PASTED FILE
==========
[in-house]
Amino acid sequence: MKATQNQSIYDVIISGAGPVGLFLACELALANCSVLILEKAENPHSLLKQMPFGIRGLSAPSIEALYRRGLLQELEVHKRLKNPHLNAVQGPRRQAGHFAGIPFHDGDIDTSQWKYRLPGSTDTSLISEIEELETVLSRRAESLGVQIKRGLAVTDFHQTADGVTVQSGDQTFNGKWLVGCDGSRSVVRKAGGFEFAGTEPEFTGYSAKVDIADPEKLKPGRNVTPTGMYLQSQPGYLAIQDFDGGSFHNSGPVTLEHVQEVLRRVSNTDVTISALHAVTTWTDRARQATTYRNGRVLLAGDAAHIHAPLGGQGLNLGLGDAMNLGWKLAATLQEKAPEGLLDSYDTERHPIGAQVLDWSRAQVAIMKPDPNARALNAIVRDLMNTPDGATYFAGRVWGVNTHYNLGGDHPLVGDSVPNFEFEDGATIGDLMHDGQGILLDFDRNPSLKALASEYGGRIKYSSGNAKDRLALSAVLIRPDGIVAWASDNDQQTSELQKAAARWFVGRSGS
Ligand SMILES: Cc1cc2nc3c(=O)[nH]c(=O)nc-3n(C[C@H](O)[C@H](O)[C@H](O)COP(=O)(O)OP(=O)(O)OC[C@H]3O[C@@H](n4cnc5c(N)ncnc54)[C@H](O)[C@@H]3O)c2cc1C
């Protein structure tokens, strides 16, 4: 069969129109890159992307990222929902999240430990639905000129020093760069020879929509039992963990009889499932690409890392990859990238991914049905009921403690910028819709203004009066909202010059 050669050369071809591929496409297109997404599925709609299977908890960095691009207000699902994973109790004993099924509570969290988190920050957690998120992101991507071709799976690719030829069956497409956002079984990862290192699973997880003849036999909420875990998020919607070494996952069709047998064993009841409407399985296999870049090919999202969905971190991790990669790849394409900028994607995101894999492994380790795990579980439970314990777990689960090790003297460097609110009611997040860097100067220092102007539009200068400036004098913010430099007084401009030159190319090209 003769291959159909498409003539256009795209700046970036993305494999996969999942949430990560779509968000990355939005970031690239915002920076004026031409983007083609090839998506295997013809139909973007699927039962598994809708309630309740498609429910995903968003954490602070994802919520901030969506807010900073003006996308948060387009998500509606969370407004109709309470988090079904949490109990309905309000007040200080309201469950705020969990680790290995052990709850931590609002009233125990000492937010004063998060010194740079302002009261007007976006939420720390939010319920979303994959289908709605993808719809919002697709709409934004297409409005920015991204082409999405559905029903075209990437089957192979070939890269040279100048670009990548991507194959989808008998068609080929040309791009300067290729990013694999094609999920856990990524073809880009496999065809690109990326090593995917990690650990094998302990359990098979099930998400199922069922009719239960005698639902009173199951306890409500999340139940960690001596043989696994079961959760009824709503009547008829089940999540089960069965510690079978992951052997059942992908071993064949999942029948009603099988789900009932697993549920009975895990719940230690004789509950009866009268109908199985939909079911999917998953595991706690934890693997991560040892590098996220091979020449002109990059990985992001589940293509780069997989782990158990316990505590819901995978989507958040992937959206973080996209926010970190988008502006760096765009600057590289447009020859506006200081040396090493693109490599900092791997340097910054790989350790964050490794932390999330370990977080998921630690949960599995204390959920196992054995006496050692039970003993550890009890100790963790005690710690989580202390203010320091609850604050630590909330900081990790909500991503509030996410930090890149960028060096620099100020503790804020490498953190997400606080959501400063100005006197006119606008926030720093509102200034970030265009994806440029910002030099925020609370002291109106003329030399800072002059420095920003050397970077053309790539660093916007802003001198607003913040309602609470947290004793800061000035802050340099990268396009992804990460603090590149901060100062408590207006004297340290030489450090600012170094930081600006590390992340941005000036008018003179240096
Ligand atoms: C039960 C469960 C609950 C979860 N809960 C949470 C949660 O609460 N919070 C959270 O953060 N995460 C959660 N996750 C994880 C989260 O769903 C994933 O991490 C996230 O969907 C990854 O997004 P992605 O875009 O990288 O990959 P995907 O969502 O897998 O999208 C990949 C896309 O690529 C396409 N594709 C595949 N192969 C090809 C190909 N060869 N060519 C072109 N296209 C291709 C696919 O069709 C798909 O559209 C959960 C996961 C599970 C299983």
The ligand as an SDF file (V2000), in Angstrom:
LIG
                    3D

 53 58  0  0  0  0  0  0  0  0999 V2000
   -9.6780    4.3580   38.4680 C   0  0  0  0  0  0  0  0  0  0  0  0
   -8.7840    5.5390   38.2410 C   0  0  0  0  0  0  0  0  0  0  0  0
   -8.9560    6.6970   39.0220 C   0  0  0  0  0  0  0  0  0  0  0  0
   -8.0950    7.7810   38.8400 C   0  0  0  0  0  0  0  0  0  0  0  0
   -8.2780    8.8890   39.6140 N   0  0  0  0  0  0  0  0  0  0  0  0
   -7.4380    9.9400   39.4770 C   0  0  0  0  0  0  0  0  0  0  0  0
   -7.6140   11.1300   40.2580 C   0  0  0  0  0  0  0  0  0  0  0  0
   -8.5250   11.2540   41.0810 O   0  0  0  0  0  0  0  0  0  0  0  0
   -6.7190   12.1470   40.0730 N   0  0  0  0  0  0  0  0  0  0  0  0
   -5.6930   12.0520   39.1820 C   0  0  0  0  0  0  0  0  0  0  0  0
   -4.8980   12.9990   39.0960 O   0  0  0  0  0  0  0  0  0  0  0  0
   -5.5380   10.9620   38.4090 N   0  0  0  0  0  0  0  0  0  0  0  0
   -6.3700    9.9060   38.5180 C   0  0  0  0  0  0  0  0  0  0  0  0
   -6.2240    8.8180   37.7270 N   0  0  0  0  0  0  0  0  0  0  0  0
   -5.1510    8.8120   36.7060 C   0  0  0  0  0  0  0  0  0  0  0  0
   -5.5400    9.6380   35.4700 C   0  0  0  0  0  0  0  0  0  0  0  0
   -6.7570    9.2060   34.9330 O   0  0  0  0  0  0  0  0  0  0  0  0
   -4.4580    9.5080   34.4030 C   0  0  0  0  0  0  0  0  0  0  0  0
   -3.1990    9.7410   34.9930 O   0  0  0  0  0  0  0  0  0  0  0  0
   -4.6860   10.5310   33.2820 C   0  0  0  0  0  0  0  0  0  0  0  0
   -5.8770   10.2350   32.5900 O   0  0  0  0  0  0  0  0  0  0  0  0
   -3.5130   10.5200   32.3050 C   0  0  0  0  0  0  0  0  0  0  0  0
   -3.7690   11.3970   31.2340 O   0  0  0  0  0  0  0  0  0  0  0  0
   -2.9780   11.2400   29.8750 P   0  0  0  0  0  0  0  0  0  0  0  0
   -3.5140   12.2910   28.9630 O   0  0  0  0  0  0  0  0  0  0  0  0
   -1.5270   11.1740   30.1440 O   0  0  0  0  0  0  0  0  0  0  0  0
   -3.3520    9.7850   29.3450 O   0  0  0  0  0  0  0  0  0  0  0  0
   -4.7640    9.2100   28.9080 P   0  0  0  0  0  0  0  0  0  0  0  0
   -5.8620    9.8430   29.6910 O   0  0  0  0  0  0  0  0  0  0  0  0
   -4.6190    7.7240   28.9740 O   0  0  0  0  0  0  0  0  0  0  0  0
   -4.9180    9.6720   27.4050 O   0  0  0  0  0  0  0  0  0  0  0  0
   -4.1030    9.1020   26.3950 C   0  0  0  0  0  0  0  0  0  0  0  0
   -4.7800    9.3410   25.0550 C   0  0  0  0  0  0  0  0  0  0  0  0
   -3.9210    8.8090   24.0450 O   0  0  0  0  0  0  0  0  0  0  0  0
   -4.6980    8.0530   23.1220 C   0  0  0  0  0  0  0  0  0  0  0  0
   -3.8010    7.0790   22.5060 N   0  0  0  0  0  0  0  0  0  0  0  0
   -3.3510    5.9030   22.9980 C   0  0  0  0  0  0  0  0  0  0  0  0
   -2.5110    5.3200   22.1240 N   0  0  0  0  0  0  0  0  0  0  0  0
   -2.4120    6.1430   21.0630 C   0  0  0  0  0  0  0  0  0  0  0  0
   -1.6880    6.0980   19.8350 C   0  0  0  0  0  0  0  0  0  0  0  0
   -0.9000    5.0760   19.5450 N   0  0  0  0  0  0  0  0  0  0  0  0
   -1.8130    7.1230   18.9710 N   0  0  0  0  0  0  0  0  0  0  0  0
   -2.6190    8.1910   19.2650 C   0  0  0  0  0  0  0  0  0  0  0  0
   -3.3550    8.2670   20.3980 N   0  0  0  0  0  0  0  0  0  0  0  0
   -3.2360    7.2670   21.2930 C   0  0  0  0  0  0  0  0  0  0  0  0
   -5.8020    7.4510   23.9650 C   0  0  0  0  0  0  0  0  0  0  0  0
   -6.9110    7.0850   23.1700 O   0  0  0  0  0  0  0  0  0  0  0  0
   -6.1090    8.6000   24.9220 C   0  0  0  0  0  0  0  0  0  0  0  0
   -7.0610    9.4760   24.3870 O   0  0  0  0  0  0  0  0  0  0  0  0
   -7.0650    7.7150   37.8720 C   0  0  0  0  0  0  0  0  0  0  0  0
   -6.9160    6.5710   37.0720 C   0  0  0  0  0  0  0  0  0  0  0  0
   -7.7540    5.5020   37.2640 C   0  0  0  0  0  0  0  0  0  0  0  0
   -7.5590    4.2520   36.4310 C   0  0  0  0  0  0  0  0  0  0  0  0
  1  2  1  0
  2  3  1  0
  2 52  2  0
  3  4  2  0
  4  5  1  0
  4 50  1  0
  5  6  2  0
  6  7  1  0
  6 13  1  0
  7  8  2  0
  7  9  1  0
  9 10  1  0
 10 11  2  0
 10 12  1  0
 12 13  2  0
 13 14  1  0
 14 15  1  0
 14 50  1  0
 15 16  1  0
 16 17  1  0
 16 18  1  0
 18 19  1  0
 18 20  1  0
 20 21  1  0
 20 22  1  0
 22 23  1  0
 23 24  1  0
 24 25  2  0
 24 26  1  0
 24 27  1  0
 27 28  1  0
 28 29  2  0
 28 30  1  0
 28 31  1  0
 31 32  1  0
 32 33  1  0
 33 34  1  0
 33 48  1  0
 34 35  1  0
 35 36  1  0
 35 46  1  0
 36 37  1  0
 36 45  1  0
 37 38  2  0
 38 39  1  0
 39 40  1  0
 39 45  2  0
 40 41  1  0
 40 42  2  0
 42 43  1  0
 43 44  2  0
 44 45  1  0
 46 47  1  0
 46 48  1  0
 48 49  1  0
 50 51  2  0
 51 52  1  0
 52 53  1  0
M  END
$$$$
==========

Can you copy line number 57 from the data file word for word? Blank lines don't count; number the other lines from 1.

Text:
   -6.1090    8.6000   24.9220 C   0  0  0  0  0  0  0  0  0  0  0  0